Average hourly earnings were up 0.1% for the month, the smallest gain since October. The yearly gain was just 3.4%, down from 3.7% in March, and 4.1% a year ago. The aggregate number was pulled down by an 0.2% decline in manufacturing, but even service wage gains are easing: up 3.7% year-to-year, down from 4.2% last summer. In other words, wage pressures are clearly easing. As we pointed out in yesterday’s report, you can’t get a serious inflation going without wage pressures. With commodity prices easing, and signs of stabilization in the dollar, we could be past the peak of the inflation scare. Of course, this does present problems for consumer demand. With hours down, weekly earnings were off 0.2%, and are lagging inflation, but a softening of consumption seems inevitable, given its unsustainable run-up during the expansion.

The household survey looked a lot stronger. Nonag employment was up 462,000 – and on a concept comparable to the payroll survey, up 574,000. It’s been outperforming payroll employment for several months now, one of the few bright spots in the employment picture. The unemployment rate fell by 0.1 point to 5.0%, and the employment/population ratio rose 0.1 to 62.7%, reversing March’s 0.1 point fall. The educational details were rather poor. For those with less than a high-school diploma, the rate was down 4/10ths; for those with higher levels of education it barely moved.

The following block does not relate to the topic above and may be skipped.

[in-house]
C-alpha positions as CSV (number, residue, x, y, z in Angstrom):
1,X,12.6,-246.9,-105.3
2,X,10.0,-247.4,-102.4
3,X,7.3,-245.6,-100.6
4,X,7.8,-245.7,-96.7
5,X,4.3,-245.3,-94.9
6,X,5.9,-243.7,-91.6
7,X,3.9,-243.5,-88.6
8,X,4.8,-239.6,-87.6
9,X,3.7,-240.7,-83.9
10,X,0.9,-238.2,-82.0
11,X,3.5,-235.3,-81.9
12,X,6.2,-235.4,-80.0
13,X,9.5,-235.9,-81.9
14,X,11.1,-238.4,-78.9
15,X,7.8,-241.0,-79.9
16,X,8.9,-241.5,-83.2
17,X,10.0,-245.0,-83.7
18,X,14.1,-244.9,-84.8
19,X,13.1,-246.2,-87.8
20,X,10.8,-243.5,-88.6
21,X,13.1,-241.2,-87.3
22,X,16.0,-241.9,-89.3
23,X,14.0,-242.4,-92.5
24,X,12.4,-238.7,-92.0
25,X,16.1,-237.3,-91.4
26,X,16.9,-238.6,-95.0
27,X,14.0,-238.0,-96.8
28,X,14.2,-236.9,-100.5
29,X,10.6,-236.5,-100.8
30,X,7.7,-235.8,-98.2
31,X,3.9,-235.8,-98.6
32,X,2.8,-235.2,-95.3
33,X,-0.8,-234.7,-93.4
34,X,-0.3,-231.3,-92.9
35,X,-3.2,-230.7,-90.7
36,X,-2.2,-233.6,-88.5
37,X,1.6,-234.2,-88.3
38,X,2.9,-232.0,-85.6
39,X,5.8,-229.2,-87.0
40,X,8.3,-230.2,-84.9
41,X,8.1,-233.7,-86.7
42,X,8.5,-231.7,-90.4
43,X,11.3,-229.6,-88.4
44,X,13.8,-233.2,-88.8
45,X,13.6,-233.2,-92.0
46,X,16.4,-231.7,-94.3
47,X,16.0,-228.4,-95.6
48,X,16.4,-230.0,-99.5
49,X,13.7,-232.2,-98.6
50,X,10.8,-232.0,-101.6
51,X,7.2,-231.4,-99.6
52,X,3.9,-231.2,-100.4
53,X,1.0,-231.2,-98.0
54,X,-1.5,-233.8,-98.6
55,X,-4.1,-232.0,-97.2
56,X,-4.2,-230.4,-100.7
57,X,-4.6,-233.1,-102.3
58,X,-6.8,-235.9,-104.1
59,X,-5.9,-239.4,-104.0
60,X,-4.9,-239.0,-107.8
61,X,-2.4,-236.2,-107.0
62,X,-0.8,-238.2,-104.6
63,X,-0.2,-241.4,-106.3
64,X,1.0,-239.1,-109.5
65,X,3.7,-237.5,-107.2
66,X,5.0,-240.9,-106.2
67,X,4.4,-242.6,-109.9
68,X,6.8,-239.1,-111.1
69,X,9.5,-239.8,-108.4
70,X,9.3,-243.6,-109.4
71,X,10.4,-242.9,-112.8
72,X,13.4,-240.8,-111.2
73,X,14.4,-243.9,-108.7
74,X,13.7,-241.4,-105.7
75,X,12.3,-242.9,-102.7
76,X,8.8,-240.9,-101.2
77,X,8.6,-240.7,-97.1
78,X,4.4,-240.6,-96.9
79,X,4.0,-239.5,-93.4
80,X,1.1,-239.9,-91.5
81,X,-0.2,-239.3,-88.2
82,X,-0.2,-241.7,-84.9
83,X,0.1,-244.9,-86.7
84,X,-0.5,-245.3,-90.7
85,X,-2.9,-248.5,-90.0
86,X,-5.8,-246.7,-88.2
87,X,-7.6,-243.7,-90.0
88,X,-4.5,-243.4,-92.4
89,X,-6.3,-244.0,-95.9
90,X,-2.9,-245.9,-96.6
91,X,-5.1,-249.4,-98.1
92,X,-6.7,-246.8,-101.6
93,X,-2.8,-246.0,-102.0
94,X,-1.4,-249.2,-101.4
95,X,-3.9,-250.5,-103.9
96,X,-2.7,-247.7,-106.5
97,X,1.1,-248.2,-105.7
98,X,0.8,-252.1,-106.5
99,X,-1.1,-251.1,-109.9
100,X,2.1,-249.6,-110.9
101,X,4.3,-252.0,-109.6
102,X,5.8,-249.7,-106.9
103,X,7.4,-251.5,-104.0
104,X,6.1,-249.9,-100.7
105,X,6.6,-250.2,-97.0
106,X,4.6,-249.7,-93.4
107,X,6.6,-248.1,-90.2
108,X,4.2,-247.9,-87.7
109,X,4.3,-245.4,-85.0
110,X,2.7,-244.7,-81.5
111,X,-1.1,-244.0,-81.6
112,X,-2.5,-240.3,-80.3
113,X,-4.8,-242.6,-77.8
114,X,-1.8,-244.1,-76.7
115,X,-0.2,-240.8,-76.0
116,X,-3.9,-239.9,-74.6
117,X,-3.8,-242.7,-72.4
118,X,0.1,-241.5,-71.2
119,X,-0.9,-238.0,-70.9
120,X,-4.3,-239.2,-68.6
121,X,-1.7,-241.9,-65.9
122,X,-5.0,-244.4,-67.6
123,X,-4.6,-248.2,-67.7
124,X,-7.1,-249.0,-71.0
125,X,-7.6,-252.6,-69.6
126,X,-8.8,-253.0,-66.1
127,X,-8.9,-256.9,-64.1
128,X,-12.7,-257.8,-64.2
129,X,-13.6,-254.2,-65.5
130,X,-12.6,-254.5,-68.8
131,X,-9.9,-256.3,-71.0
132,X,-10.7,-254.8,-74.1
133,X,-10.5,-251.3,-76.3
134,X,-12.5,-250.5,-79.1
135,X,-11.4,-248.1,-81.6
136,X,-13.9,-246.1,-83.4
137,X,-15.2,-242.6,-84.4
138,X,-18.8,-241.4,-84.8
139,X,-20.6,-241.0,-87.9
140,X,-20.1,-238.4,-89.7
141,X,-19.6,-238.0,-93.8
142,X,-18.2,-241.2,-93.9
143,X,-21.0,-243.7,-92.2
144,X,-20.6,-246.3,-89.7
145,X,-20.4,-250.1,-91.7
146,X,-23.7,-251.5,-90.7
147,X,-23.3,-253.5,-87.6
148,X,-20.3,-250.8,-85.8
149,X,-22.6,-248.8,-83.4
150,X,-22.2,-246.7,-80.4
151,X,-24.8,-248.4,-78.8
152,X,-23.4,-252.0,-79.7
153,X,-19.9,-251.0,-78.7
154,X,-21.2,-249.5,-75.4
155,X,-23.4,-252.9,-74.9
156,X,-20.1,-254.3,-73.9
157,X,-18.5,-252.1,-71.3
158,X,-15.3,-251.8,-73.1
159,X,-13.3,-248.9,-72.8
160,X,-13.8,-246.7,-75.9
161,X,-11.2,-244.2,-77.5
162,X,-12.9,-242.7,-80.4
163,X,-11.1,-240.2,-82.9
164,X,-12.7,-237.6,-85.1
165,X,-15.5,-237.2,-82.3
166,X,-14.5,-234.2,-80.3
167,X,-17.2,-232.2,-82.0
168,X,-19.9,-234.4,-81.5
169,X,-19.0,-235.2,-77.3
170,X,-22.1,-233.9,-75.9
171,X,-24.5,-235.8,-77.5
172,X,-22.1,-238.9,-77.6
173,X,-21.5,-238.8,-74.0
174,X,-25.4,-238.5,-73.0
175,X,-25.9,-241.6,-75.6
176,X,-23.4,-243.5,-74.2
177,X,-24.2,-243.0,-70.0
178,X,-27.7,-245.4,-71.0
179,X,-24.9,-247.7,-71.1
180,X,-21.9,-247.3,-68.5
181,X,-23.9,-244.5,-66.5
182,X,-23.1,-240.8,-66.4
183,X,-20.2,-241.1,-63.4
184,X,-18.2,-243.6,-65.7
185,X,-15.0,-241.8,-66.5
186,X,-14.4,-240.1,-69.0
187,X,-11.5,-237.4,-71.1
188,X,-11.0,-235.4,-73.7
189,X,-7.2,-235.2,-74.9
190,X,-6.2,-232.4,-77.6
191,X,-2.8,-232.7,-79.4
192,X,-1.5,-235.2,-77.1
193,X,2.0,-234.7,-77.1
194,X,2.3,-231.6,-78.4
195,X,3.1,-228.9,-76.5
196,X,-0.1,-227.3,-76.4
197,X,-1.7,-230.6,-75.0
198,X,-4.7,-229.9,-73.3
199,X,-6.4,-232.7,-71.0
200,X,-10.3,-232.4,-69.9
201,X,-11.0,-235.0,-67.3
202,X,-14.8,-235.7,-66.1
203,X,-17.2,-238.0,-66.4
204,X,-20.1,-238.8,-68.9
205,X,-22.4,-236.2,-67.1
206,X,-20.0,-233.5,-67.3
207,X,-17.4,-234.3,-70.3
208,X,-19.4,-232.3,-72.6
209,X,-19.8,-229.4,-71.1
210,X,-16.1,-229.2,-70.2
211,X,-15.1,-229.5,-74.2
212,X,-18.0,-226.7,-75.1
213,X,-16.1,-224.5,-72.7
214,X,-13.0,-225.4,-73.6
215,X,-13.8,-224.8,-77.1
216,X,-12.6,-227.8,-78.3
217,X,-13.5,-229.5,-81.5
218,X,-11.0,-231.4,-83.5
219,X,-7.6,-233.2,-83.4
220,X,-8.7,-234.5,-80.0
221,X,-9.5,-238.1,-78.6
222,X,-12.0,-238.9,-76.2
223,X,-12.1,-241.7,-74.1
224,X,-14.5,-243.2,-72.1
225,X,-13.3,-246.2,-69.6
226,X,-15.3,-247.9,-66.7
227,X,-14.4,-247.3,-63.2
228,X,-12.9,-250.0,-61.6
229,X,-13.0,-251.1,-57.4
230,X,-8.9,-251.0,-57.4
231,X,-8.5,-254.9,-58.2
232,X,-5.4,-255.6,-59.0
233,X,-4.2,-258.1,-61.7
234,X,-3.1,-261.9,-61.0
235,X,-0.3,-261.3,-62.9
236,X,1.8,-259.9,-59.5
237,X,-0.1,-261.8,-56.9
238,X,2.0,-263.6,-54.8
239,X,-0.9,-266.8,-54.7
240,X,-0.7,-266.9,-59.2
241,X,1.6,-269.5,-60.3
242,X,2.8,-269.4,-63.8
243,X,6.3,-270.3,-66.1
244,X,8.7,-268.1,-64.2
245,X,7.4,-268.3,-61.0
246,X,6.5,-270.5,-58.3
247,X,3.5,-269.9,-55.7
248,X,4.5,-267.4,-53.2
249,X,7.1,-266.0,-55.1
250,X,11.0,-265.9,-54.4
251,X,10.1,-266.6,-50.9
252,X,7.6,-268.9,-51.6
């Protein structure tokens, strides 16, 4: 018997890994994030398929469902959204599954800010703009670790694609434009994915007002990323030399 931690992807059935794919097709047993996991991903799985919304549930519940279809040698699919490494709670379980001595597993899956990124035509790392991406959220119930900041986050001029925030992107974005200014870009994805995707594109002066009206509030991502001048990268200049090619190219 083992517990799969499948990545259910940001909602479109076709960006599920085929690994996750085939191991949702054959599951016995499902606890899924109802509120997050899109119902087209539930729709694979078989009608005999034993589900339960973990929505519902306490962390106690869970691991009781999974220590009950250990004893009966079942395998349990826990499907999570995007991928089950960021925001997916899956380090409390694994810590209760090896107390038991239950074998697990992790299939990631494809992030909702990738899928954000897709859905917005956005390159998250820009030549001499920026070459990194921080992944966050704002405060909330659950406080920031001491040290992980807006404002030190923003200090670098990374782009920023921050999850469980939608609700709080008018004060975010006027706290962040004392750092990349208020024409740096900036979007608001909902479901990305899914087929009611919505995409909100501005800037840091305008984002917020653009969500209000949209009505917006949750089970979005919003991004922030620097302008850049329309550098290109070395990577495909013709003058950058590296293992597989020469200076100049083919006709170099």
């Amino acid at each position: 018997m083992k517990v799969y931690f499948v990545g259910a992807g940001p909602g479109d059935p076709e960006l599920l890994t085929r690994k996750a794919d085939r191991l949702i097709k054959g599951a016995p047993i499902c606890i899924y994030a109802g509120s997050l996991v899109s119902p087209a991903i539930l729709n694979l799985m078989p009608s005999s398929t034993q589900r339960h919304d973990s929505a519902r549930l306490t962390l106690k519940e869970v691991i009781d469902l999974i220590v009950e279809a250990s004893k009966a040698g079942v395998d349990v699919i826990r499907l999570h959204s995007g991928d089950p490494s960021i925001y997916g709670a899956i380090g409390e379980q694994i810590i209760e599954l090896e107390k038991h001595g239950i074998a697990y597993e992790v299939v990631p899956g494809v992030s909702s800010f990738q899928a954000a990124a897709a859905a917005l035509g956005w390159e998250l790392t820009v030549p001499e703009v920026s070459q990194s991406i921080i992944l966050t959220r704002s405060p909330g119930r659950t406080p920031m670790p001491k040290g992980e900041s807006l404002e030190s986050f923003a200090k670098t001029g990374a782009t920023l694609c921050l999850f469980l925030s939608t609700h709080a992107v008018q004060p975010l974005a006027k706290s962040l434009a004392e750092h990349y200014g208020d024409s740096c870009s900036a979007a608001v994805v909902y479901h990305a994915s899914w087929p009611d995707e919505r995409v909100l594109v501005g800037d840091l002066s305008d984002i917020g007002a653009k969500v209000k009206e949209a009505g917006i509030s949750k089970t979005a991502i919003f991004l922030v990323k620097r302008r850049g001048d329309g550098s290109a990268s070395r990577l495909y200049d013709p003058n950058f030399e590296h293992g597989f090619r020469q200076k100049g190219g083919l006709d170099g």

All that sounds pretty good, but a closer look at the composition of household employment is less reassuring. Almost 3/4 of the gain in nonag household employment came from those working part-time for economic reasons, and another 83% came from what used to be called "willing" part-timers. Yes, that adds to more than 100% – 154% to be precise – because fulltime employment declined by 375,000. The increase in those working part-time for economic reasons was at the 93rd percentile of all months since the series began in 1955; the decline in fulltime employment was at the 90th percentile.

The age composition of household employment gains was rather lopsided. More than half, 57%, of the gains went to teenagers, and another 29% to those aged 20-24. So-called prime-age workers, aged 25-54, accounted for just 4% of the gain.

So, given all its internal blemishes, it would be wrong to conclude that the economy and the job market are stabilizing from the April employment report. Certainly the sour – and worsening – public mood detected by pollsters suggests a troubled economy. An economy providing lots of part-time jobs to the young, and few fulltime jobs to the prime-aged, is one that could have a hard time  sustaining life. As we’ve been saying for some months, it’s looking like the job market is eroding, but not collapsing – appropriate, given the slow pace of hiring during the expansion. While erosion is probably better than outright collapse, it could go on for longer than many people expect.

– Philippa Dunne & Doug Henwood